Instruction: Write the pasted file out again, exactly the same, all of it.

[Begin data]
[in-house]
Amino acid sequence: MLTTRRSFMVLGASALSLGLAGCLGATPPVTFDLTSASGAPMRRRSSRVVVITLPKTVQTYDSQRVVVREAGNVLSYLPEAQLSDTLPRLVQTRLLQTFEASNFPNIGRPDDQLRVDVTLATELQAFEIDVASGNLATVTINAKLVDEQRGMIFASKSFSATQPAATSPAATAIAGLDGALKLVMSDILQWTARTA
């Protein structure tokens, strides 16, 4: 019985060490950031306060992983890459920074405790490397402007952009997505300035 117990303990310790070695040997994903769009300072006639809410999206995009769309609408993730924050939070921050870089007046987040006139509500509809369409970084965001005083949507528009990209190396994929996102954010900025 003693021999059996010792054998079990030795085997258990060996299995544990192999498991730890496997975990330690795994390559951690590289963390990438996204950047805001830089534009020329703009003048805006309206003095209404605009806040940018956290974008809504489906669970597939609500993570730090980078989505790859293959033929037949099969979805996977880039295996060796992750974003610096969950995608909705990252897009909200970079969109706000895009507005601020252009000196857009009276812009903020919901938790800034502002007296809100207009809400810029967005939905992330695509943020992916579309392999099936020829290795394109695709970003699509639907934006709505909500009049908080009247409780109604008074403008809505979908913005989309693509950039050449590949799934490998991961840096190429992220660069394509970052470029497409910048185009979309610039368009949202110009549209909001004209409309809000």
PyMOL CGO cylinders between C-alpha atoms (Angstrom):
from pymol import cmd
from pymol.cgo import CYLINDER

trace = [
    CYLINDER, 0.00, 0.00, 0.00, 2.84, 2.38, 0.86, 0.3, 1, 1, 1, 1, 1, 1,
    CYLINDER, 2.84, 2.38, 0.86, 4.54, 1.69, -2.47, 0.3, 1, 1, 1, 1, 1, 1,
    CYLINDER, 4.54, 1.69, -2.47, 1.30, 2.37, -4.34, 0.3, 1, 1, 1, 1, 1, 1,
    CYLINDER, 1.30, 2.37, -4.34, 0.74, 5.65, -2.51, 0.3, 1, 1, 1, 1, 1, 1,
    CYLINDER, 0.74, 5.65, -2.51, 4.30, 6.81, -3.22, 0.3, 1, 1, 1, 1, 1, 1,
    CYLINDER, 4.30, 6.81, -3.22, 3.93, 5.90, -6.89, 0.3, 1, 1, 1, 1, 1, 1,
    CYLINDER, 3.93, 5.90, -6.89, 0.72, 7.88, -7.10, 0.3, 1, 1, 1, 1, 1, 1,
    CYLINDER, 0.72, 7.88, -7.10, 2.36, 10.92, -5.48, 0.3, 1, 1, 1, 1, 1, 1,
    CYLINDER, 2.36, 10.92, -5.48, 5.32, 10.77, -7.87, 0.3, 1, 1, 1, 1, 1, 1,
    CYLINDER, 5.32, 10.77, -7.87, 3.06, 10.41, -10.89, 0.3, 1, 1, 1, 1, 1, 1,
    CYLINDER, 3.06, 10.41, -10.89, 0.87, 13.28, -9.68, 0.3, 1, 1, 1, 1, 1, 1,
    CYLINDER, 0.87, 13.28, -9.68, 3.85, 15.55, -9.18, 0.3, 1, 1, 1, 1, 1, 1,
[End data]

[in-house]
Amino acid sequence: MLTTRRSFMVLGASALSLGLAGCLGATPPVTFDLTSASGAPMRRRSSRVVVITLPKTVQTYDSQRVVVREAGNVLSYLPEAQLSDTLPRLVQTRLLQTFEASNFPNIGRPDDQLRVDVTLATELQAFEIDVASGNLATVTINAKLVDEQRGMIFASKSFSATQPAATSPAATAIAGLDGALKLVMSDILQWTARTA
């Protein structure tokens, strides 16, 4: 019985060490950031306060992983890459920074405790490397402007952009997505300035 117990303990310790070695040997994903769009300072006639809410999206995009769309609408993730924050939070921050870089007046987040006139509500509809369409970084965001005083949507528009990209190396994929996102954010900025 003693021999059996010792054998079990030795085997258990060996299995544990192999498991730890496997975990330690795994390559951690590289963390990438996204950047805001830089534009020329703009003048805006309206003095209404605009806040940018956290974008809504489906669970597939609500993570730090980078989505790859293959033929037949099969979805996977880039295996060796992750974003610096969950995608909705990252897009909200970079969109706000895009507005601020252009000196857009009276812009903020919901938790800034502002007296809100207009809400810029967005939905992330695509943020992916579309392999099936020829290795394109695709970003699509639907934006709505909500009049908080009247409780109604008074403008809505979908913005989309693509950039050449590949799934490998991961840096190429992220660069394509970052470029497409910048185009979309610039368009949202110009549209909001004209409309809000």
PyMOL CGO cylinders between C-alpha atoms (Angstrom):
from pymol import cmd
from pymol.cgo import CYLINDER

trace = [
    CYLINDER, 0.00, 0.00, 0.00, 2.84, 2.38, 0.86, 0.3, 1, 1, 1, 1, 1, 1,
    CYLINDER, 2.84, 2.38, 0.86, 4.54, 1.69, -2.47, 0.3, 1, 1, 1, 1, 1, 1,
    CYLINDER, 4.54, 1.69, -2.47, 1.30, 2.37, -4.34, 0.3, 1, 1, 1, 1, 1, 1,
    CYLINDER, 1.30, 2.37, -4.34, 0.74, 5.65, -2.51, 0.3, 1, 1, 1, 1, 1, 1,
    CYLINDER, 0.74, 5.65, -2.51, 4.30, 6.81, -3.22, 0.3, 1, 1, 1, 1, 1, 1,
    CYLINDER, 4.30, 6.81, -3.22, 3.93, 5.90, -6.89, 0.3, 1, 1, 1, 1, 1, 1,
    CYLINDER, 3.93, 5.90, -6.89, 0.72, 7.88, -7.10, 0.3, 1, 1, 1, 1, 1, 1,
    CYLINDER, 0.72, 7.88, -7.10, 2.36, 10.92, -5.48, 0.3, 1, 1, 1, 1, 1, 1,
    CYLINDER, 2.36, 10.92, -5.48, 5.32, 10.77, -7.87, 0.3, 1, 1, 1, 1, 1, 1,
    CYLINDER, 5.32, 10.77, -7.87, 3.06, 10.41, -10.89, 0.3, 1, 1, 1, 1, 1, 1,
    CYLINDER, 3.06, 10.41, -10.89, 0.87, 13.28, -9.68, 0.3, 1, 1, 1, 1, 1, 1,
    CYLINDER, 0.87, 13.28, -9.68, 3.85, 15.55, -9.18, 0.3, 1, 1, 1, 1, 1, 1,